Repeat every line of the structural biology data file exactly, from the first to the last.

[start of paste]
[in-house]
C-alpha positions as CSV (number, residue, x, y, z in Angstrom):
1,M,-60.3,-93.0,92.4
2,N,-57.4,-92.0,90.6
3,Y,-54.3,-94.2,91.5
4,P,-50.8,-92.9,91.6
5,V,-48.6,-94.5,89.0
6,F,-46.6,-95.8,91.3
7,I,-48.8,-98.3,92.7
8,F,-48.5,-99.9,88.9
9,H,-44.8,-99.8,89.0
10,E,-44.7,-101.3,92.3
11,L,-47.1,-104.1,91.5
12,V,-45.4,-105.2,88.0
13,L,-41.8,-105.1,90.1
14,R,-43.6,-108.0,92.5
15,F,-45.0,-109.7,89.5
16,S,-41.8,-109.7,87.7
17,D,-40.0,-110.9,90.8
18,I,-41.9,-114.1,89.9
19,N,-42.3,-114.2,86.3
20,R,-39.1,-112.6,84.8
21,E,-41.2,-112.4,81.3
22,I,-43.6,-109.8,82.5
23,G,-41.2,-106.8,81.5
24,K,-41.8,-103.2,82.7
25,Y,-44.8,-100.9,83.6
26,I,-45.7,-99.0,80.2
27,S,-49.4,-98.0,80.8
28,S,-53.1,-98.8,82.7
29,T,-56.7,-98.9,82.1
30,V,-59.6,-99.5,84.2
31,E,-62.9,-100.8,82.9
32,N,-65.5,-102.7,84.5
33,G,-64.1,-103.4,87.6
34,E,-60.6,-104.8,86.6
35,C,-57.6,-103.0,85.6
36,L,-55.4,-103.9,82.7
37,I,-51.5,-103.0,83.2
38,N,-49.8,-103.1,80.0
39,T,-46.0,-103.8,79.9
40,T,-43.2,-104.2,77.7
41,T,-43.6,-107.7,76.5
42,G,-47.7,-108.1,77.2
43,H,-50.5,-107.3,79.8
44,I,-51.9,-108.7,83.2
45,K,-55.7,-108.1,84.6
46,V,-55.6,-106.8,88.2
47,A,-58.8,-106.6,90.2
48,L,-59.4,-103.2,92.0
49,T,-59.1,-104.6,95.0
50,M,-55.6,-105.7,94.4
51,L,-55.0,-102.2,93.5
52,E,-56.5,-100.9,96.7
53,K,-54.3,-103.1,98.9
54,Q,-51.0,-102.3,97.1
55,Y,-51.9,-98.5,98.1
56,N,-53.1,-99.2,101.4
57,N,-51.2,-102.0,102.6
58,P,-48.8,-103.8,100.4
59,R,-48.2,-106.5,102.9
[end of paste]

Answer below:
[in-house]
C-alpha positions as CSV (number, residue, x, y, z in Angstrom):
1,M,-60.3,-93.0,92.4
2,N,-57.4,-92.0,90.6
3,Y,-54.3,-94.2,91.5
4,P,-50.8,-92.9,91.6
5,V,-48.6,-94.5,89.0
6,F,-46.6,-95.8,91.3
7,I,-48.8,-98.3,92.7
8,F,-48.5,-99.9,88.9
9,H,-44.8,-99.8,89.0
10,E,-44.7,-101.3,92.3
11,L,-47.1,-104.1,91.5
12,V,-45.4,-105.2,88.0
13,L,-41.8,-105.1,90.1
14,R,-43.6,-108.0,92.5
15,F,-45.0,-109.7,89.5
16,S,-41.8,-109.7,87.7
17,D,-40.0,-110.9,90.8
18,I,-41.9,-114.1,89.9
19,N,-42.3,-114.2,86.3
20,R,-39.1,-112.6,84.8
21,E,-41.2,-112.4,81.3
22,I,-43.6,-109.8,82.5
23,G,-41.2,-106.8,81.5
24,K,-41.8,-103.2,82.7
25,Y,-44.8,-100.9,83.6
26,I,-45.7,-99.0,80.2
27,S,-49.4,-98.0,80.8
28,S,-53.1,-98.8,82.7
29,T,-56.7,-98.9,82.1
30,V,-59.6,-99.5,84.2
31,E,-62.9,-100.8,82.9
32,N,-65.5,-102.7,84.5
33,G,-64.1,-103.4,87.6
34,E,-60.6,-104.8,86.6
35,C,-57.6,-103.0,85.6
36,L,-55.4,-103.9,82.7
37,I,-51.5,-103.0,83.2
38,N,-49.8,-103.1,80.0
39,T,-46.0,-103.8,79.9
40,T,-43.2,-104.2,77.7
41,T,-43.6,-107.7,76.5
42,G,-47.7,-108.1,77.2
43,H,-50.5,-107.3,79.8
44,I,-51.9,-108.7,83.2
45,K,-55.7,-108.1,84.6
46,V,-55.6,-106.8,88.2
47,A,-58.8,-106.6,90.2
48,L,-59.4,-103.2,92.0
49,T,-59.1,-104.6,95.0
50,M,-55.6,-105.7,94.4
51,L,-55.0,-102.2,93.5
52,E,-56.5,-100.9,96.7
53,K,-54.3,-103.1,98.9
54,Q,-51.0,-102.3,97.1
55,Y,-51.9,-98.5,98.1
56,N,-53.1,-99.2,101.4
57,N,-51.2,-102.0,102.6
58,P,-48.8,-103.8,100.4
59,R,-48.2,-106.5,102.9